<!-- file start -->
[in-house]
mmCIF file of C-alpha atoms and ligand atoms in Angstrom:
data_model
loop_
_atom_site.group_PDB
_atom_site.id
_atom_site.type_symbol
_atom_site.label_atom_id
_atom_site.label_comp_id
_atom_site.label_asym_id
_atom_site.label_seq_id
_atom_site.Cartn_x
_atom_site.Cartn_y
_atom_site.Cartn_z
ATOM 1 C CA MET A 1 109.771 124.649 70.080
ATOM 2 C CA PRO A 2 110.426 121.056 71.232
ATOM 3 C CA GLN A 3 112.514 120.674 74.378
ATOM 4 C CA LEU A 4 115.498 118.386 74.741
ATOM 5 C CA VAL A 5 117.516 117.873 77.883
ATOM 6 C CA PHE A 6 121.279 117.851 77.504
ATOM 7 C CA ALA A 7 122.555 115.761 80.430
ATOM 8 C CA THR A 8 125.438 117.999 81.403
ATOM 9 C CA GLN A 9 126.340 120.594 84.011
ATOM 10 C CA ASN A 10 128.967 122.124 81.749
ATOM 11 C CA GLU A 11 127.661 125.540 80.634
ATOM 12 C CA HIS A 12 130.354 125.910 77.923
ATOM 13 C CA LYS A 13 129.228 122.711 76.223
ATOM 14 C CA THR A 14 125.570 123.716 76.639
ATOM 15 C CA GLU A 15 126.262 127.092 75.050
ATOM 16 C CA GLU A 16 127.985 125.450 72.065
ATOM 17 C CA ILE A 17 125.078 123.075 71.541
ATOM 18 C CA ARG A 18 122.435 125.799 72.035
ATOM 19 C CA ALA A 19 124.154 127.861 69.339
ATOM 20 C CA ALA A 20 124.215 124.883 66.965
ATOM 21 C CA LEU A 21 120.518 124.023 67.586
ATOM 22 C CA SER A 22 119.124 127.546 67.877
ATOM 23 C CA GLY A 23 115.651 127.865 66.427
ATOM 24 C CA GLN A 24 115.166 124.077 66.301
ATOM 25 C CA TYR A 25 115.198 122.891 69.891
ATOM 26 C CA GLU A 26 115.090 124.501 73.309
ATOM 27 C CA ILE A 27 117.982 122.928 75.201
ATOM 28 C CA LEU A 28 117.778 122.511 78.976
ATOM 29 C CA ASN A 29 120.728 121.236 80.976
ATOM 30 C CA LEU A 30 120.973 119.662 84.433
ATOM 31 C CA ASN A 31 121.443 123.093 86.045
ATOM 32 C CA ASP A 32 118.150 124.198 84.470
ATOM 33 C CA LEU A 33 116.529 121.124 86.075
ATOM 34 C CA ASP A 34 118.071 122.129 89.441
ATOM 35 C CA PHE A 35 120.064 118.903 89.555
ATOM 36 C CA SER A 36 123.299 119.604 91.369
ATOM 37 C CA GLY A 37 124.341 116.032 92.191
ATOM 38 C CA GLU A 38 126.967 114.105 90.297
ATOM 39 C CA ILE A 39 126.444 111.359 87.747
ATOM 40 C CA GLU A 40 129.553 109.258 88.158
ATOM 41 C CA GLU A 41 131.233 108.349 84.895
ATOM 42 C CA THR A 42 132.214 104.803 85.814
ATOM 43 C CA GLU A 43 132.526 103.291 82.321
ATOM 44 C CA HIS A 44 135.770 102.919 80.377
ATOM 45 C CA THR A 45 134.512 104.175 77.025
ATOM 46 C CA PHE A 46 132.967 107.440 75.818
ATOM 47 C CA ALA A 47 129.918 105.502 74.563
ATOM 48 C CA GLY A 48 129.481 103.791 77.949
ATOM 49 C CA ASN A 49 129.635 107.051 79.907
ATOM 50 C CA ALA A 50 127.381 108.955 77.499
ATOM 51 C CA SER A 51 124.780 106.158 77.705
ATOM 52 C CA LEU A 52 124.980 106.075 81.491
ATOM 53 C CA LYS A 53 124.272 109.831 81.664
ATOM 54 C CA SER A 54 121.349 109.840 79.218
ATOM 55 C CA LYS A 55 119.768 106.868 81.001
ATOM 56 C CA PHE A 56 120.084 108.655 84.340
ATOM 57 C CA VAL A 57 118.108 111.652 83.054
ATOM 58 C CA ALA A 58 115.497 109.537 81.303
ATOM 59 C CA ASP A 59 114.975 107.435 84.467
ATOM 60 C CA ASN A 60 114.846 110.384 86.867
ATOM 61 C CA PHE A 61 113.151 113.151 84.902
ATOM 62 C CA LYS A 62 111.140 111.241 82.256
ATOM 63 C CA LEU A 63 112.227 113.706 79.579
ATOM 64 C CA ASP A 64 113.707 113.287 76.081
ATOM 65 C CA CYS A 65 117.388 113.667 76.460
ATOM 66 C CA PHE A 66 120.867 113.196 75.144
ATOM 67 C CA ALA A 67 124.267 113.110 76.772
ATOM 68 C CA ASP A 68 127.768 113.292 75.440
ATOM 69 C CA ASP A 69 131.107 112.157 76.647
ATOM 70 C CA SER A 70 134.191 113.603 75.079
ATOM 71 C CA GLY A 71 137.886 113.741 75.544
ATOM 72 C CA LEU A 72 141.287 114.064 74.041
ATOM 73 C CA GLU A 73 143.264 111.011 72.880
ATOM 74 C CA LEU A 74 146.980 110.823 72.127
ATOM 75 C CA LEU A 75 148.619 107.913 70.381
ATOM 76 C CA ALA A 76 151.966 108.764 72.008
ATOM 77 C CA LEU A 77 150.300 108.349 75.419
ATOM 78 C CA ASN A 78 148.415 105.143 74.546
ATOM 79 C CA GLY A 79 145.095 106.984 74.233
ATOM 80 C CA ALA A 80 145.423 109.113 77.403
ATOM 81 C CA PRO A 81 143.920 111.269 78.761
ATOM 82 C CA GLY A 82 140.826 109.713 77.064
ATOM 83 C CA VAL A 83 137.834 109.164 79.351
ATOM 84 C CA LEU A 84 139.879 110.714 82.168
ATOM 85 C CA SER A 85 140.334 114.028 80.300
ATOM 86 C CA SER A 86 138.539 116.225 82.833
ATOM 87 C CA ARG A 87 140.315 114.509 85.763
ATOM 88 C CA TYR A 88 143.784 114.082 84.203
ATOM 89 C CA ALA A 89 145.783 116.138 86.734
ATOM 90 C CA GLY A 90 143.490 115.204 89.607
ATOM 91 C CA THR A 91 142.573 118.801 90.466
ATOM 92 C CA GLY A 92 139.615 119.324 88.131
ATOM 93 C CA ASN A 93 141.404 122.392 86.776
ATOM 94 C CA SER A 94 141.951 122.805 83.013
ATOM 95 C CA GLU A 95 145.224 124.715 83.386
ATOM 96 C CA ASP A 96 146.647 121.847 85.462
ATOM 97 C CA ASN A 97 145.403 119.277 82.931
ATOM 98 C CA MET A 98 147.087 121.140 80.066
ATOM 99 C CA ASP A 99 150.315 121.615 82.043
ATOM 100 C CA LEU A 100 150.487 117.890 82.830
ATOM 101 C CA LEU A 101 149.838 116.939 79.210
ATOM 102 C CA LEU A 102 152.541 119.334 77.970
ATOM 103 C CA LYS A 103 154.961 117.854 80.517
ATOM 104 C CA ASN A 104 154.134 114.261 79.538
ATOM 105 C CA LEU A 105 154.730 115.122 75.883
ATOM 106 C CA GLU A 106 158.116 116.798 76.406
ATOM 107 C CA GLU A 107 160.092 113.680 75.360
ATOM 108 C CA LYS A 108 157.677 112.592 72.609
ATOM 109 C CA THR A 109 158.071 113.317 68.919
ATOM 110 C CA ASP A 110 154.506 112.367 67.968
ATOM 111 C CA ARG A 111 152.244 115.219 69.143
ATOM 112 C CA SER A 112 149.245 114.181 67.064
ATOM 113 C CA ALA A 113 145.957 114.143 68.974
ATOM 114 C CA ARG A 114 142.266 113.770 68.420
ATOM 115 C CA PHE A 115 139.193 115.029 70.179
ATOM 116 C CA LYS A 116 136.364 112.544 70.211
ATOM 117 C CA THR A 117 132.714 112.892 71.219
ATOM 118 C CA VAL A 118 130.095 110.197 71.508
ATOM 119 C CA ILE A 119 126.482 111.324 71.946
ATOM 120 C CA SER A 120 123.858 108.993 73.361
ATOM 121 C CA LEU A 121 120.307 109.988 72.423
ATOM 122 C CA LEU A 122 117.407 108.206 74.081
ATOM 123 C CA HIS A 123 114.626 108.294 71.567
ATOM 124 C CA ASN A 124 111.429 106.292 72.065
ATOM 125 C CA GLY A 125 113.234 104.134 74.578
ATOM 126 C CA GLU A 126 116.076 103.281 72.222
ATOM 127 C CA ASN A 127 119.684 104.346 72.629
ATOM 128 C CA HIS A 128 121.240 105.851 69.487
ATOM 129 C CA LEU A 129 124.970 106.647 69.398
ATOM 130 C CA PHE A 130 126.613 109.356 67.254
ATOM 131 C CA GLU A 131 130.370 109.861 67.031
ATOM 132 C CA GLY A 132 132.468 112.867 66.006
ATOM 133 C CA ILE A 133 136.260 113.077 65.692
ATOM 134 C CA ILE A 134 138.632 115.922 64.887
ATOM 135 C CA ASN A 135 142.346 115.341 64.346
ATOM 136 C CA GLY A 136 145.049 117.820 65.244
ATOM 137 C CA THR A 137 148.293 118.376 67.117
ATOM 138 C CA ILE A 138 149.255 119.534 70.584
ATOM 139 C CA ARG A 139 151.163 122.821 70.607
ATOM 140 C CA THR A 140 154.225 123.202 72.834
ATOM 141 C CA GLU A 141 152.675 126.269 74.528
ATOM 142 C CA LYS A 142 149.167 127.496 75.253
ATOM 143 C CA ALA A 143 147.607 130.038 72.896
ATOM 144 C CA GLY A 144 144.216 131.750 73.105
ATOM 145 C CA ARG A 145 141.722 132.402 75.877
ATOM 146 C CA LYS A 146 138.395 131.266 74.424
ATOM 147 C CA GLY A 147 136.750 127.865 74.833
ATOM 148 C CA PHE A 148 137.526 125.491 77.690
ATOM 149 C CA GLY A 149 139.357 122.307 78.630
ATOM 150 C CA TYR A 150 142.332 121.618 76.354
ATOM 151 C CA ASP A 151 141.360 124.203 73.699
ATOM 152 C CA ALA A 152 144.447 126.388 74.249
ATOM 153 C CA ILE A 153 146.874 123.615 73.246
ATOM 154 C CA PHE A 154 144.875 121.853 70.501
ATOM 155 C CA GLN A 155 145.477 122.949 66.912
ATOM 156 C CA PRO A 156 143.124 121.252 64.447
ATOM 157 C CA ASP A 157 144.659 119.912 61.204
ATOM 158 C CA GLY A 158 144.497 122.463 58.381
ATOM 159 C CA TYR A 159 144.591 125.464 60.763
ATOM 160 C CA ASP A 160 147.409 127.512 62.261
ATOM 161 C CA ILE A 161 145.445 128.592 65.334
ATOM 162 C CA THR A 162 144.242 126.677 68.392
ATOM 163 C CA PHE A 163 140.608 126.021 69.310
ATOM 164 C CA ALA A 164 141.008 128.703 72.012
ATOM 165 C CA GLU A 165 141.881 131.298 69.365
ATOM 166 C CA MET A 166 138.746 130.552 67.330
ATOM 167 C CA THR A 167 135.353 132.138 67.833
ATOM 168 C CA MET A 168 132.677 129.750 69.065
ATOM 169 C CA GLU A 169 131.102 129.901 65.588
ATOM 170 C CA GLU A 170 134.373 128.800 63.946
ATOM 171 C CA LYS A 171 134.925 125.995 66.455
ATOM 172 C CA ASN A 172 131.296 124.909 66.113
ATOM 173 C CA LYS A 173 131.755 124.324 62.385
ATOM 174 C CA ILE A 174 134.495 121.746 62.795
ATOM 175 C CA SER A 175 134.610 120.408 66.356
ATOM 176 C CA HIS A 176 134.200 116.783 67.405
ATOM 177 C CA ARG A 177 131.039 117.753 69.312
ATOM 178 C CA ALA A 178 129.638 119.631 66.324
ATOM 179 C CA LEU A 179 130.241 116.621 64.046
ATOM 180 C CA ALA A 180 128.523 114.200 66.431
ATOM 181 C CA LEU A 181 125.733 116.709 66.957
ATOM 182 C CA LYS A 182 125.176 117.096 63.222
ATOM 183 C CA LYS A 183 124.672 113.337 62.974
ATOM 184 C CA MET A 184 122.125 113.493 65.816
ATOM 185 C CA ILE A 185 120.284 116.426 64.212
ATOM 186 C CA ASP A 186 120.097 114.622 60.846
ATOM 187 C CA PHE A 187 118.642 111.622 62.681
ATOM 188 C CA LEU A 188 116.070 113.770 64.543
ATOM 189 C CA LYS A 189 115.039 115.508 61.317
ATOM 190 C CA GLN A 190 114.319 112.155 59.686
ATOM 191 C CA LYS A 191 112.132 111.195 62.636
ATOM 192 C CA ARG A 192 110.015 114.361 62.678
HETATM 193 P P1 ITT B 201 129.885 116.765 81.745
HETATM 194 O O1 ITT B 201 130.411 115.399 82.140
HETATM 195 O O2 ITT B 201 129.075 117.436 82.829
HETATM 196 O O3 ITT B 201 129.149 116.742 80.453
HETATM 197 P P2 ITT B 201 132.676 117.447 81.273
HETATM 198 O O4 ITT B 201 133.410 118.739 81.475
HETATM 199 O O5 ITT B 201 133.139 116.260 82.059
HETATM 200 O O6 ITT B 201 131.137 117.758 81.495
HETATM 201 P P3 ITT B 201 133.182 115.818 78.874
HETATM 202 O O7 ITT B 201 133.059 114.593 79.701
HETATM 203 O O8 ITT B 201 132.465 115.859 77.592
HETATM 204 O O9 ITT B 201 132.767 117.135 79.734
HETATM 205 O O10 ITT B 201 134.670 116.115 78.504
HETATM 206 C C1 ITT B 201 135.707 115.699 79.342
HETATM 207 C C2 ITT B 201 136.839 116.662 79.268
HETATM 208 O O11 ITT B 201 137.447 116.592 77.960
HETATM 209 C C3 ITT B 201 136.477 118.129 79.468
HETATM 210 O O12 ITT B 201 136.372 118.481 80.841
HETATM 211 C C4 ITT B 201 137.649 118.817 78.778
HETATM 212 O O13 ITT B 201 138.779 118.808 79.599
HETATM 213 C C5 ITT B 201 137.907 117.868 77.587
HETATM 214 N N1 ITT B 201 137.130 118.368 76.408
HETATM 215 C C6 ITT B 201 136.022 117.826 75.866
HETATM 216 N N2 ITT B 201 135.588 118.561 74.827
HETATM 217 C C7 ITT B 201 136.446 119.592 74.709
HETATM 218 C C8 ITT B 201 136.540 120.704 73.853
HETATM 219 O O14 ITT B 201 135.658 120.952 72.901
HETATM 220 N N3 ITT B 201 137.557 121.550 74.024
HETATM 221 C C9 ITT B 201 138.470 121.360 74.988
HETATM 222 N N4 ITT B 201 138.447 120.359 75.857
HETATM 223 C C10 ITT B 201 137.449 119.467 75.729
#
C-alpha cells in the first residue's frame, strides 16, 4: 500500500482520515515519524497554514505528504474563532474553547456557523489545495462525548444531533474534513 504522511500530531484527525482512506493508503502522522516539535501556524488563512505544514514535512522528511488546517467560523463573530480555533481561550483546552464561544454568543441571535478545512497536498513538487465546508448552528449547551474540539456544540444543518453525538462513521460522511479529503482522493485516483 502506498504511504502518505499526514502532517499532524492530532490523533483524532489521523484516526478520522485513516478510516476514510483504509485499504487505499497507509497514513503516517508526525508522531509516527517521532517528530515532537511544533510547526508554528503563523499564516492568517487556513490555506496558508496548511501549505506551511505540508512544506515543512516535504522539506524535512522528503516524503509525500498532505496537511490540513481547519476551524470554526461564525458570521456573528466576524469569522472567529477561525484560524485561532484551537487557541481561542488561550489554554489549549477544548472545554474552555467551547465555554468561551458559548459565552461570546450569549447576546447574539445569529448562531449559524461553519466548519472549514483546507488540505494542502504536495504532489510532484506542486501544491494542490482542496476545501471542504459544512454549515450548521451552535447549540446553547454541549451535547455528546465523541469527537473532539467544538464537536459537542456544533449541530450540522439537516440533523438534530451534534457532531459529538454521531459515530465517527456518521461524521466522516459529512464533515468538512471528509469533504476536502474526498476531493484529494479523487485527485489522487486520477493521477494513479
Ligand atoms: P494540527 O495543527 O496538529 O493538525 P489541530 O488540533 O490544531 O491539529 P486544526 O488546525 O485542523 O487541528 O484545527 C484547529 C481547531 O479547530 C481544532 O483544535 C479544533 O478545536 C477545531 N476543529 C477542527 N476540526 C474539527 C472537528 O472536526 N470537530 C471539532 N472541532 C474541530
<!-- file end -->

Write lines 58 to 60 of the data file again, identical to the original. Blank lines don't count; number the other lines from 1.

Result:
ATOM 44 C CA HIS A 44 135.770 102.919 80.377
ATOM 45 C CA THR A 45 134.512 104.175 77.025
ATOM 46 C CA PHE A 46 132.967 107.440 75.818